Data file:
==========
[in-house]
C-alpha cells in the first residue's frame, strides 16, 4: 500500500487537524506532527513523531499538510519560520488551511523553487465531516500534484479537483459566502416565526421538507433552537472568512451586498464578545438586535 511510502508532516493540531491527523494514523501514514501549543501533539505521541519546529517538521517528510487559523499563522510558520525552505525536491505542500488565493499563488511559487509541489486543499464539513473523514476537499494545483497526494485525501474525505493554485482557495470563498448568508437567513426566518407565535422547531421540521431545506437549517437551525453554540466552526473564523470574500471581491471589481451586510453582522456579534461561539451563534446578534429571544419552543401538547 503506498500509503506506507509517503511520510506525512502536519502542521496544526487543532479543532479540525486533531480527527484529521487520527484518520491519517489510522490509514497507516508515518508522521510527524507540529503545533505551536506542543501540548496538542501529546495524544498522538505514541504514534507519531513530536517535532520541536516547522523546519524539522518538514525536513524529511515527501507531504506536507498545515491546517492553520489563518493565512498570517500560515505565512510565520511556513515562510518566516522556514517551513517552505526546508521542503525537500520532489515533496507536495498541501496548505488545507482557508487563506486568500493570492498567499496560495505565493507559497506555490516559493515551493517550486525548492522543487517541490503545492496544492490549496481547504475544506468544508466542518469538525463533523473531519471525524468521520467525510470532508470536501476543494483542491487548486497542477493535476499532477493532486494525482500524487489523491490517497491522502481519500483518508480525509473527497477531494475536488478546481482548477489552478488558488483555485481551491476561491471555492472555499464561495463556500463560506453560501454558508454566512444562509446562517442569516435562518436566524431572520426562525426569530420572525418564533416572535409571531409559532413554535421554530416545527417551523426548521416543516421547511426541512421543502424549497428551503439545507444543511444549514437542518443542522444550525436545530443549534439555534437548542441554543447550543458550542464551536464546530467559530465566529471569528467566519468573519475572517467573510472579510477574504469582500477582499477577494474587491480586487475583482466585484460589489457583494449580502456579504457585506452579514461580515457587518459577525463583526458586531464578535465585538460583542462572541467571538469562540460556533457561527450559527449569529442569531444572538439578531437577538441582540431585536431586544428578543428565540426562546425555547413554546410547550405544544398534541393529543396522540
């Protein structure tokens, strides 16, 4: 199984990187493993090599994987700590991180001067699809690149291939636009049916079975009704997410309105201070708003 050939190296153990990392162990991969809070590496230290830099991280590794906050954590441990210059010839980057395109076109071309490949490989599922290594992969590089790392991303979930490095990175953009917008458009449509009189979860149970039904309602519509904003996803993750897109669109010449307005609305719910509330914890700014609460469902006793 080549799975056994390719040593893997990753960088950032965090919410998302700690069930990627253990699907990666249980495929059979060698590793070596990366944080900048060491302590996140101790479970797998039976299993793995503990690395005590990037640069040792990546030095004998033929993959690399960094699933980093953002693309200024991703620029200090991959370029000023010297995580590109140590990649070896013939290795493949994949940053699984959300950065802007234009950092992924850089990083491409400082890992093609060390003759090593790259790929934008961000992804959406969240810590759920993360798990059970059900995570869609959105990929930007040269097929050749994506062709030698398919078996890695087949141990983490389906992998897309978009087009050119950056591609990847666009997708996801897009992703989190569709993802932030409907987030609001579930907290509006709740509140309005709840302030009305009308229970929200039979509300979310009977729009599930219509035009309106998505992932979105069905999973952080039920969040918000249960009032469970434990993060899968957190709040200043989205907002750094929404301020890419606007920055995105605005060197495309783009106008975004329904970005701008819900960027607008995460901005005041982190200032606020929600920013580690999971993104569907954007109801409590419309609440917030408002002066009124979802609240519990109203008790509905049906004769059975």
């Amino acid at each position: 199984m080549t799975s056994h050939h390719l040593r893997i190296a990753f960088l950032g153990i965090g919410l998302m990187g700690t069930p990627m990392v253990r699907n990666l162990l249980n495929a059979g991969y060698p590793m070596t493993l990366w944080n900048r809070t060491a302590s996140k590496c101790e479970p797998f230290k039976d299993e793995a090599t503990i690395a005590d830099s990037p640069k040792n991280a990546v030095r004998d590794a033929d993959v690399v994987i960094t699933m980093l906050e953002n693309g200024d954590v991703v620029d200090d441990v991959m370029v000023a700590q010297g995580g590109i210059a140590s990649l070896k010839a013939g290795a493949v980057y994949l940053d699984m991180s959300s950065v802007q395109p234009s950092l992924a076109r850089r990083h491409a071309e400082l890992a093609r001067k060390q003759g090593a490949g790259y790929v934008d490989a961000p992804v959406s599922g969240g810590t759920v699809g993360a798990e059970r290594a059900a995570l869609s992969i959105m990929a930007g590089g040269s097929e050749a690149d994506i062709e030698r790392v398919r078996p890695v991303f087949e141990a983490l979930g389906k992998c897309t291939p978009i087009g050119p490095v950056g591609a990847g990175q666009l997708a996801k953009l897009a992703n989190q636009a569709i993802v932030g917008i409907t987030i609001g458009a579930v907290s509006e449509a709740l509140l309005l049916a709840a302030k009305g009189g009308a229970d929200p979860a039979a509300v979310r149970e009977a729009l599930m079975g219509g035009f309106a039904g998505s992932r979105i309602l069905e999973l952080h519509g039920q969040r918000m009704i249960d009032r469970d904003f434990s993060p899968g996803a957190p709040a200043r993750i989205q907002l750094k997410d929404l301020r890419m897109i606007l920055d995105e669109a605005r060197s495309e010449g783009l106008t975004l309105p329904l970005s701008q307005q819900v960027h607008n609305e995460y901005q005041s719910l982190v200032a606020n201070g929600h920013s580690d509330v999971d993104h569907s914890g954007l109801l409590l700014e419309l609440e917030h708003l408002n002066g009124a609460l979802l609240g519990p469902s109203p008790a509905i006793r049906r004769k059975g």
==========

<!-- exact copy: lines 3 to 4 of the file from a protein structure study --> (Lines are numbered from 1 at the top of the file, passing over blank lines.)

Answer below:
């Protein structure tokens, strides 16, 4: 199984990187493993090599994987700590991180001067699809690149291939636009049916079975009704997410309105201070708003 050939190296153990990392162990991969809070590496230290830099991280590794906050954590441990210059010839980057395109076109071309490949490989599922290594992969590089790392991303979930490095990175953009917008458009449509009189979860149970039904309602519509904003996803993750897109669109010449307005609305719910509330914890700014609460469902006793 080549799975056994390719040593893997990753960088950032965090919410998302700690069930990627253990699907990666249980495929059979060698590793070596990366944080900048060491302590996140101790479970797998039976299993793995503990690395005590990037640069040792990546030095004998033929993959690399960094699933980093953002693309200024991703620029200090991959370029000023010297995580590109140590990649070896013939290795493949994949940053699984959300950065802007234009950092992924850089990083491409400082890992093609060390003759090593790259790929934008961000992804959406969240810590759920993360798990059970059900995570869609959105990929930007040269097929050749994506062709030698398919078996890695087949141990983490389906992998897309978009087009050119950056591609990847666009997708996801897009992703989190569709993802932030409907987030609001579930907290509006709740509140309005709840302030009305009308229970929200039979509300979310009977729009599930219509035009309106998505992932979105069905999973952080039920969040918000249960009032469970434990993060899968957190709040200043989205907002750094929404301020890419606007920055995105605005060197495309783009106008975004329904970005701008819900960027607008995460901005005041982190200032606020929600920013580690999971993104569907954007109801409590419309609440917030408002002066009124979802609240519990109203008790509905049906004769059975």
């Amino acid at each position: 199984m080549t799975s056994h050939h390719l040593r893997i190296a990753f960088l950032g153990i965090g919410l998302m990187g700690t069930p990627m990392v253990r699907n990666l162990l249980n495929a059979g991969y060698p590793m070596t493993l990366w944080n900048r809070t060491a302590s996140k590496c101790e479970p797998f230290k039976d299993e793995a090599t503990i690395a005590d830099s990037p640069k040792n991280a990546v030095r004998d590794a033929d993959v690399v994987i960094t699933m980093l906050e953002n693309g200024d954590v991703v620029d200090d441990v991959m370029v000023a700590q010297g995580g590109i210059a140590s990649l070896k010839a013939g290795a493949v980057y994949l940053d699984m991180s959300s950065v802007q395109p234009s950092l992924a076109r850089r990083h491409a071309e400082l890992a093609r001067k060390q003759g090593a490949g790259y790929v934008d490989a961000p992804v959406s599922g969240g810590t759920v699809g993360a798990e059970r290594a059900a995570l869609s992969i959105m990929a930007g590089g040269s097929e050749a690149d994506i062709e030698r790392v398919r078996p890695v991303f087949e141990a983490l979930g389906k992998c897309t291939p978009i087009g050119p490095v950056g591609a990847g990175q666009l997708a996801k953009l897009a992703n989190q636009a569709i993802v932030g917008i409907t987030i609001g458009a579930v907290s509006e449509a709740l509140l309005l049916a709840a302030k009305g009189g009308a229970d929200p979860a039979a509300v979310r149970e009977a729009l599930m079975g219509g035009f309106a039904g998505s992932r979105i309602l069905e999973l952080h519509g039920q969040r918000m009704i249960d009032r469970d904003f434990s993060p899968g996803a957190p709040a200043r993750i989205q907002l750094k997410d929404l301020r890419m897109i606007l920055d995105e669109a605005r060197s495309e010449g783009l106008t975004l309105p329904l970005s701008q307005q819900v960027h607008n609305e995460y901005q005041s719910l982190v200032a606020n201070g929600h920013s580690d509330v999971d993104h569907s914890g954007l109801l409590l700014e419309l609440e917030h708003l408002n002066g009124a609460l979802l609240g519990p469902s109203p008790a509905i006793r049906r004769k059975g």